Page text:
An Owner’s Manual for Chihuahuas on Seizure Disorders

Dog seizures are perhaps among the most terrifying experiences a pet owner can have.

Chihuahuas make excellent canine companions. It is simple to understand why this breed is so famous and a lot of dog lovers prefer them. From Coach-sporting celebs to the neighbor down the street. They have spunky, super-size personalities packed into pint-size bodies.
To the dismay of their owners, these spirited little dogs are unfortunately prone to some health challenges. Recurrent seizures are one of the most worrying problems the Chihuahua breed is currently facing.

In fact, a 2009 health survey by the Chihuahua Club of America indicated that XMR. It is an unsettling fact that many enthusiasts of the breed are scared for their future.



What does a chihuahua that has a seizure disorder like exactly? Now, much in the same way as a human seizure may happen, a dog seizure or convulsion is a rapid excessive, and unmanageable firing of nerves in your pooch’s brain.

When this occurs, it causes a sequence of involuntary movements (contractions) of some muscle groups, which might manifest as strange feelings, strange behaviors (such as staring into the distance, blinking, or repeated movements), a full-body convulsion, or any combination of the aforementioned.

Seizure activity typically consists of three distinct phases. Chihuahuas may get agitated, frightened, or clinging during the first stage, known as the “aura” stage, and they may also whine, shake, or hide from you.

The actual seizure takes place during the second stage, known as the ictal stage. Your dog may vocalize, chomp, pee, or poop during a seizure depending on the type because they are unable to regulate these actions at the time.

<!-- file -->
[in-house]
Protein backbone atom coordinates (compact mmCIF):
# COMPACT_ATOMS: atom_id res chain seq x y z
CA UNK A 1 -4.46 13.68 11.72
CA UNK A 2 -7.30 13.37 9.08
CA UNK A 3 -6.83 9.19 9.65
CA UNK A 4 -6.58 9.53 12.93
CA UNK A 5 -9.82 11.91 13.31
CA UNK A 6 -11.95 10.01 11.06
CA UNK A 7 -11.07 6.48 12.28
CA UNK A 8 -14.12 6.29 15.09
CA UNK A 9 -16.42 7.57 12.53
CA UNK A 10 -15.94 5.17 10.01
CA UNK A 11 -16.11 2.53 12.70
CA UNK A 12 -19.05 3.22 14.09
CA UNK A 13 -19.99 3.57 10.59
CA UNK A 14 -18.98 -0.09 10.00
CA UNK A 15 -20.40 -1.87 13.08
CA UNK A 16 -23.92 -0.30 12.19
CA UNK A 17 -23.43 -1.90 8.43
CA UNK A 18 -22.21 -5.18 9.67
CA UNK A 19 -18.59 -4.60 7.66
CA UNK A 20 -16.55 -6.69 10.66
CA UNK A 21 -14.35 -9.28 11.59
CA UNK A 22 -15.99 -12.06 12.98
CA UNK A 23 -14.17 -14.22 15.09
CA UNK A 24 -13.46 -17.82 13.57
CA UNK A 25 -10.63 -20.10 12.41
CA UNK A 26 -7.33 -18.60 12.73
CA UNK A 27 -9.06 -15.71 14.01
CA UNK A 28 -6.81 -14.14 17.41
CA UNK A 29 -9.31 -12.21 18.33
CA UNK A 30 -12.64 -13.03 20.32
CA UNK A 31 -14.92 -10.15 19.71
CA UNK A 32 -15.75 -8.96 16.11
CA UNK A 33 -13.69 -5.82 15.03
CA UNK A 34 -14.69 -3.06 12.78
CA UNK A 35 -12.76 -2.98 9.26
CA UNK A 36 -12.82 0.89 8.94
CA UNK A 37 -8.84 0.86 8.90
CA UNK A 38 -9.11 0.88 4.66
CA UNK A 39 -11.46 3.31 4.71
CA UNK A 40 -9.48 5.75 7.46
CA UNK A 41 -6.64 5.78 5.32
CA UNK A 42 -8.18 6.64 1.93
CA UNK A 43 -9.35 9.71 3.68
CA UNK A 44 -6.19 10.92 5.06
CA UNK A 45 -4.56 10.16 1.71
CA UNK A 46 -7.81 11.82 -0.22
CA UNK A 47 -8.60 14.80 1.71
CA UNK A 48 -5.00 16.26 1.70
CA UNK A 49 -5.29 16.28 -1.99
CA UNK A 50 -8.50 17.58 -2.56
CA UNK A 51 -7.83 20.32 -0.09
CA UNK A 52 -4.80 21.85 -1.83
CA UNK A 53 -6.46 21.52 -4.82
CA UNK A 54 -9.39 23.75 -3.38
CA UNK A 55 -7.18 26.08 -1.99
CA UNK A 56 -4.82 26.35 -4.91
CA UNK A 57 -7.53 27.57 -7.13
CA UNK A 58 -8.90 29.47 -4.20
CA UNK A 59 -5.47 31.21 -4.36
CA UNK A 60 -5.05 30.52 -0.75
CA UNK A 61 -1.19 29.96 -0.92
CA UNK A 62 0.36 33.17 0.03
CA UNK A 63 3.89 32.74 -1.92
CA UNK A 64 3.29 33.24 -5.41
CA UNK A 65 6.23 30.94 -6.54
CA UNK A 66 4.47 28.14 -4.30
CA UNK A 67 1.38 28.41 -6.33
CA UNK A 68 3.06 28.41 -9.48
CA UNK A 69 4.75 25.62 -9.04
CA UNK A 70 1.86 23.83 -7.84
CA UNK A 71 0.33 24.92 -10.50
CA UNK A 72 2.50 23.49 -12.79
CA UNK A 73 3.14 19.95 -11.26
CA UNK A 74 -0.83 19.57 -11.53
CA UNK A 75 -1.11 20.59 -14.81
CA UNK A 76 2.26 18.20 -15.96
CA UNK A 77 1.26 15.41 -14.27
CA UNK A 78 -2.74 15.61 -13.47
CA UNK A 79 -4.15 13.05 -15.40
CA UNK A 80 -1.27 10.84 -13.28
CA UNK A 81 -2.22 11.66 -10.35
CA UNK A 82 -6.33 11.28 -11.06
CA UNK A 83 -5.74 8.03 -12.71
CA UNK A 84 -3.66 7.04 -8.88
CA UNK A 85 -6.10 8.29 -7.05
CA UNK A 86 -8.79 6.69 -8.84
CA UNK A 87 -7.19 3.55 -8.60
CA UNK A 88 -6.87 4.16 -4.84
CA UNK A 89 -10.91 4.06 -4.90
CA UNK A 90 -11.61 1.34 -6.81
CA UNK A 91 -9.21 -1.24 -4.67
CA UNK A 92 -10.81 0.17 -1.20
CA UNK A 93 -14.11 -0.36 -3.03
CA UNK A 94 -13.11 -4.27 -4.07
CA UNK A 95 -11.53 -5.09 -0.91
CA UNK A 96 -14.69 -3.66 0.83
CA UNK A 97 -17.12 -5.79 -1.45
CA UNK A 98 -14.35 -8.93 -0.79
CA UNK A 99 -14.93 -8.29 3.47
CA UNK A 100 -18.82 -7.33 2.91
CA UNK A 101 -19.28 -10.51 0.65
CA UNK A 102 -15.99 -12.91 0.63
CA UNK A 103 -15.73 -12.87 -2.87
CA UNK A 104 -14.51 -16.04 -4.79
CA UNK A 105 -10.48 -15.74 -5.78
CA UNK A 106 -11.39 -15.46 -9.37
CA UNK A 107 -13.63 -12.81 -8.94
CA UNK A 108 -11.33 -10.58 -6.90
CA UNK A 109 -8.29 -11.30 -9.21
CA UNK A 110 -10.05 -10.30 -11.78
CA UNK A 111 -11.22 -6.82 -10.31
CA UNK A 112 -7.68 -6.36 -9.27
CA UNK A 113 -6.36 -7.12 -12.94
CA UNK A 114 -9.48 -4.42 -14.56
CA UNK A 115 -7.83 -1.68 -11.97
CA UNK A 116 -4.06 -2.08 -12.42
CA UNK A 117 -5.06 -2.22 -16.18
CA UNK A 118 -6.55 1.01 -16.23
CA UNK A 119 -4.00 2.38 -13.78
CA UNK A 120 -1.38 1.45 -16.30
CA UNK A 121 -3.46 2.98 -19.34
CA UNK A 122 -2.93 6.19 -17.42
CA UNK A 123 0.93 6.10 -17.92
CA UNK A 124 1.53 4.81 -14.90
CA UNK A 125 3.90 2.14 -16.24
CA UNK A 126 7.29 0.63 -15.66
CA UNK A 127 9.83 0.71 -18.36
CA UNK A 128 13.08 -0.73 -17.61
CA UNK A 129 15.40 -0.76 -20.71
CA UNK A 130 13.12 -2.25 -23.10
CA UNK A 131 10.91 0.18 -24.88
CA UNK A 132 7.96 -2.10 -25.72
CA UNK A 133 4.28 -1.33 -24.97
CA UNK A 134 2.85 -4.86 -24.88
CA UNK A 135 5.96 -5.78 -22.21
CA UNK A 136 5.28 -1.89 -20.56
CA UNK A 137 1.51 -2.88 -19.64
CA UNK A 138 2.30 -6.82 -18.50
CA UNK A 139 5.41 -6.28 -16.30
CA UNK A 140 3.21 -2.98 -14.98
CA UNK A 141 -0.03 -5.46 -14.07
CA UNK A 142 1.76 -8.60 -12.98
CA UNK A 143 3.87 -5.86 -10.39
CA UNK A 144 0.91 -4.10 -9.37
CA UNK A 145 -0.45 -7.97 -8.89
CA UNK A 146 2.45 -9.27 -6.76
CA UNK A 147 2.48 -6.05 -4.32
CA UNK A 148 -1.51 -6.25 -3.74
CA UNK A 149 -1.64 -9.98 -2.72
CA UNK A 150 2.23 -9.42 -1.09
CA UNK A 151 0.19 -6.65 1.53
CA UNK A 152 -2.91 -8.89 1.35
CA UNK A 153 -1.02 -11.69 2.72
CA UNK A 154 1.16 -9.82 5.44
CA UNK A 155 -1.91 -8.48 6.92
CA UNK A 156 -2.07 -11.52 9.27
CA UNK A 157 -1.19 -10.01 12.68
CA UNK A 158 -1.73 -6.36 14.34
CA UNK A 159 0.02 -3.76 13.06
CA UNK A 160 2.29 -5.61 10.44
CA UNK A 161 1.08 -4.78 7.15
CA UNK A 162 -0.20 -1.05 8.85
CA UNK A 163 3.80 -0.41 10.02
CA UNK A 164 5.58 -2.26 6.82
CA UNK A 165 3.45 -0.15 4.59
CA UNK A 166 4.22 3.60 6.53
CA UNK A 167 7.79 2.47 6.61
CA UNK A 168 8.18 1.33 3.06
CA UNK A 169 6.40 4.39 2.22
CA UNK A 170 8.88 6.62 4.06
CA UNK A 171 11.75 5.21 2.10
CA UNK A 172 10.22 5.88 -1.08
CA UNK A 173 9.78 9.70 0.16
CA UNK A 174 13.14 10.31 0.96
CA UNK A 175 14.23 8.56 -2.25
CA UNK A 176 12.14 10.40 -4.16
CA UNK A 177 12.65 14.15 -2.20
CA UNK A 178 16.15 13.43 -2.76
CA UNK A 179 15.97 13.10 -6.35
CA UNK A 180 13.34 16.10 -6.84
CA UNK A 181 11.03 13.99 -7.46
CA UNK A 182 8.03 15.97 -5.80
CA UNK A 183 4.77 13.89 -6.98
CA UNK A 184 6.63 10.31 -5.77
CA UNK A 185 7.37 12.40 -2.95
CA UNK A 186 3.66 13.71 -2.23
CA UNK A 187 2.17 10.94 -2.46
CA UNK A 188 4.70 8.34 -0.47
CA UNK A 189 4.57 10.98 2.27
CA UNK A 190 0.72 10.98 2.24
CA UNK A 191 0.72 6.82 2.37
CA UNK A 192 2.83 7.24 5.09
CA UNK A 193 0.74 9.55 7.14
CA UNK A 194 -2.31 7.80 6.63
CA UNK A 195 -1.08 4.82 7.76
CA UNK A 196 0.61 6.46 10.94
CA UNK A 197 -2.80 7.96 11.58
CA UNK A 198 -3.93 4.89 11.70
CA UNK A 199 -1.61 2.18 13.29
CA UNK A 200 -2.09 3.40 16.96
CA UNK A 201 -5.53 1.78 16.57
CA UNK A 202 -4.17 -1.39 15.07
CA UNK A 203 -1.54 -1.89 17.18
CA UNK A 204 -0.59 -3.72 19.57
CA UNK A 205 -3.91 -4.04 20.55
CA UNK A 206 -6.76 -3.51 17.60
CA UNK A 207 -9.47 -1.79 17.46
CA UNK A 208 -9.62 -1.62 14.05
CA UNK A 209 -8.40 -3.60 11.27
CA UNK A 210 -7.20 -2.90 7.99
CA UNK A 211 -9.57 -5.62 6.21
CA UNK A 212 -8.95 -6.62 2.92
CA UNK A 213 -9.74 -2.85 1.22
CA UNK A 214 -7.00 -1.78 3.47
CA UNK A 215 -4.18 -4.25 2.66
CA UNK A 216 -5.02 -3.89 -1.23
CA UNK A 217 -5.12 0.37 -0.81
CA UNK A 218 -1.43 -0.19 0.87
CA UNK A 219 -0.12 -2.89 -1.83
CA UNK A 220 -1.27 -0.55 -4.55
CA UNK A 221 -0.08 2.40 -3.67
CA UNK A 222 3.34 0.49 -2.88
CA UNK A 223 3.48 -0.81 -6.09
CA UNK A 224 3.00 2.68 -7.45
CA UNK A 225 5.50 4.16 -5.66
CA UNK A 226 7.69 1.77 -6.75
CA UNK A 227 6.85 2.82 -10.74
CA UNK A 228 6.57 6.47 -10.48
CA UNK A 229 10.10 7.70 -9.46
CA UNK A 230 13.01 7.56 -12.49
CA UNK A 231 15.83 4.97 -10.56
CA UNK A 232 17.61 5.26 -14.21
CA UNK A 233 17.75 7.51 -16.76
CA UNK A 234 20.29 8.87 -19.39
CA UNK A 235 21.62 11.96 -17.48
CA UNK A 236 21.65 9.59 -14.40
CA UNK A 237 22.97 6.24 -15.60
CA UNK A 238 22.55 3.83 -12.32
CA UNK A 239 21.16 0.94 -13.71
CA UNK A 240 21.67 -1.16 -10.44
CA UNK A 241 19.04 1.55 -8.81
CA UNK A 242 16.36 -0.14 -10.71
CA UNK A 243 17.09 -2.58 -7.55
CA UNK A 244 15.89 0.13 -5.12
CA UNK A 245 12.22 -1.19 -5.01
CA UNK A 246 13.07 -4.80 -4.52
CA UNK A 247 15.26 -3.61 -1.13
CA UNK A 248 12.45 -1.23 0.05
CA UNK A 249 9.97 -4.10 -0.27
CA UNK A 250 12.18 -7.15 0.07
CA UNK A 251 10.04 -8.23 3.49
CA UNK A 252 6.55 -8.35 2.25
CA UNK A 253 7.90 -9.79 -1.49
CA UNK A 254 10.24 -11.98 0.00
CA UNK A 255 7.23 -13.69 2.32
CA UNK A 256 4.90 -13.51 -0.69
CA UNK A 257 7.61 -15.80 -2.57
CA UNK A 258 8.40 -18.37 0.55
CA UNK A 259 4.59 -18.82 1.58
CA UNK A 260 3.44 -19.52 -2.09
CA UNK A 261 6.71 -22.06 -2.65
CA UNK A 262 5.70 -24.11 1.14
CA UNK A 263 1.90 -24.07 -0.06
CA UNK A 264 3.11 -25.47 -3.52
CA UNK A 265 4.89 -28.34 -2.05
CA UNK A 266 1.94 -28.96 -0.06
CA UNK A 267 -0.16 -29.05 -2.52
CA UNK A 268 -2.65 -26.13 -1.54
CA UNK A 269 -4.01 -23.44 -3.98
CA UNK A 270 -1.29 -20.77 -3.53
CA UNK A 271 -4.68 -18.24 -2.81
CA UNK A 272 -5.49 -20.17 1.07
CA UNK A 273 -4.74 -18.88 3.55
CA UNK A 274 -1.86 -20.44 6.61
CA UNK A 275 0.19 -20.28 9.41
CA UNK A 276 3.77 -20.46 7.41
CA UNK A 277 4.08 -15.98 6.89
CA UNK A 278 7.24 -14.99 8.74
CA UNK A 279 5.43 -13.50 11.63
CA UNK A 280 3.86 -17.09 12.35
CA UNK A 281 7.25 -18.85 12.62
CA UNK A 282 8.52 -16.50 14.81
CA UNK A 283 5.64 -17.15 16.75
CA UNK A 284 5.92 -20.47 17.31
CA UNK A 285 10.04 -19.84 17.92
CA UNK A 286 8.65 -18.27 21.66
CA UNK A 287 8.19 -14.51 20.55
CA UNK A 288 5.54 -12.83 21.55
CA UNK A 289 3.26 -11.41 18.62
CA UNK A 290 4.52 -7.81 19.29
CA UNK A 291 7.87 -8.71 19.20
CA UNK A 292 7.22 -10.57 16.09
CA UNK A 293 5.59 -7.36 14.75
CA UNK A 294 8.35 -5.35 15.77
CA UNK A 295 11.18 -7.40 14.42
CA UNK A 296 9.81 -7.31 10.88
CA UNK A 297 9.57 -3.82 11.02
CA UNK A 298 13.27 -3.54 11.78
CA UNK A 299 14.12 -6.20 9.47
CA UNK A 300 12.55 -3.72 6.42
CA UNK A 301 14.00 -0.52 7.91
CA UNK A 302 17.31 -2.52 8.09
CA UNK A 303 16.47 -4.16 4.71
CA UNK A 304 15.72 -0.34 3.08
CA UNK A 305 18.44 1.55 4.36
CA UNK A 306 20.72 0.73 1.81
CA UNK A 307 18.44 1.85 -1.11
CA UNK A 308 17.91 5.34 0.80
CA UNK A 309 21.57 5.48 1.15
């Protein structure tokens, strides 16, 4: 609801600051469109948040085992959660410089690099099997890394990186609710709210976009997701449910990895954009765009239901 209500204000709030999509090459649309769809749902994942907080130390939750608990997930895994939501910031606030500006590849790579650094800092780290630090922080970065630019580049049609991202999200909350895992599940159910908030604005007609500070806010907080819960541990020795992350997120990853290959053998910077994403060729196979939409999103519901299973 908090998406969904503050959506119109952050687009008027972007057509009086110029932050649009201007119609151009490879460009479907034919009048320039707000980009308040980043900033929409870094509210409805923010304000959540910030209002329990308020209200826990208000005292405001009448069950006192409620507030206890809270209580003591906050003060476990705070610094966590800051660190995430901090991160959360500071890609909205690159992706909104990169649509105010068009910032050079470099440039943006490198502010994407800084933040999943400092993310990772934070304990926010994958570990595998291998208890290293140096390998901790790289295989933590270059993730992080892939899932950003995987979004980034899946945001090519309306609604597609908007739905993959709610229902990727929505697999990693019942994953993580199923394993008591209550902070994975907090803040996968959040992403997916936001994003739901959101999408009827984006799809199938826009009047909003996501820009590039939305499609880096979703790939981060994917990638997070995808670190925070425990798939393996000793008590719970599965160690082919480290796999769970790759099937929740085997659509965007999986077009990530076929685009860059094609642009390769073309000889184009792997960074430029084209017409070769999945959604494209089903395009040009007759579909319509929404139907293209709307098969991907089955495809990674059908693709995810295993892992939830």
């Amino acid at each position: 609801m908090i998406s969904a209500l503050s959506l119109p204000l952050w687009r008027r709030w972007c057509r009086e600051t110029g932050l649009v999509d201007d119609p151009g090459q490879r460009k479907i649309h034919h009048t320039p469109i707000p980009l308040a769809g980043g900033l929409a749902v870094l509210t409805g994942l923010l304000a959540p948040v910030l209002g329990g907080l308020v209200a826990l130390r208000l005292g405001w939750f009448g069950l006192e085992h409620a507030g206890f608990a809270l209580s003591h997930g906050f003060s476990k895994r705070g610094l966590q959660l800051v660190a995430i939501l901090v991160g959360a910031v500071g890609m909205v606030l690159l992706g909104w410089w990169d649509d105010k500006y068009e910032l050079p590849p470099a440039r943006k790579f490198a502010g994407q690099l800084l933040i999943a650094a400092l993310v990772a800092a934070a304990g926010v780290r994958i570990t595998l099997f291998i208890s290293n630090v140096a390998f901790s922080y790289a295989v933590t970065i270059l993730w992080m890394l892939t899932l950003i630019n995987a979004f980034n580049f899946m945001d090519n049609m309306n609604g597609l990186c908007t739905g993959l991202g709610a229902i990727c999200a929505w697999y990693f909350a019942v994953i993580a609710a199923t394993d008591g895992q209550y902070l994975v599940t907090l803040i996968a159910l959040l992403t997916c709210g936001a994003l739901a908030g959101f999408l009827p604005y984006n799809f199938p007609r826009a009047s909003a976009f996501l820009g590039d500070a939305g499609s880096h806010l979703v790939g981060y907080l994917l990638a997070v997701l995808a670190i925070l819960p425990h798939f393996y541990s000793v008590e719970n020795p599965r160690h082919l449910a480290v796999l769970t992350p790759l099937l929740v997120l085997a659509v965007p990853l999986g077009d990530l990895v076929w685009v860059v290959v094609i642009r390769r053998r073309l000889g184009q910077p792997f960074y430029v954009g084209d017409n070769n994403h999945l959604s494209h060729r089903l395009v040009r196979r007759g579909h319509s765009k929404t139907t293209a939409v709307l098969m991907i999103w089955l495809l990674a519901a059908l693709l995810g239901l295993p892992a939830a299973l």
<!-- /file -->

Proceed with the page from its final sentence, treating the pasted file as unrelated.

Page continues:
The time period immediately following the seizure is referred to as The post-ictal state. This stage, which can persist for a few minutes or up to a few days following the seizure, may cause your pup to appear confused, exhausted, or less responsive to you.

It’s crucial to be aware of the causes of seizures in Chihuahuas in addition to your four-legged family member’s seizure symptoms. The following are the most typical causes of seizures in this breed:

Causes Of Seizures In Chihuahuas

Woman relaxing at home with her chihahua. Okayama, Japan.


  • Hypoglycemia

    (low blood sugar) This is particularly problematic for young chihuahua puppies who don’t feed regularly enough to keep their blood sugar levels stable. Chihuahuas don’t have a lot of energy reserves to fall back on because they have fewer fat cells than many other breeds.

To Know more about Hypoglycemia In chihuahua 

  • Hydrocephalus

    Several toy breeds, including Chihuahuas, are prone to the syndrome known as “water on the brain,” which is brought on by an abnormal buildup of cerebrospinal fluid inside the brain cavity. Poor growth, sluggishness, stumbling, and seizure activity can all be the result of increased pressure on the brain.

For More Info about Hydrocephalus

  • Shunt Portosystemic

     A liver shunt is another issue that is common in toy breeds. It is caused by a blood artery that bypasses the liver. The deformity is typically congenital in Chihuahuas. The shunt can restrict a dog’s access to energy reserves and inhibit the liver from eliminating poisons from the bloodstream.

  • Idiopathic or hereditary epilepsy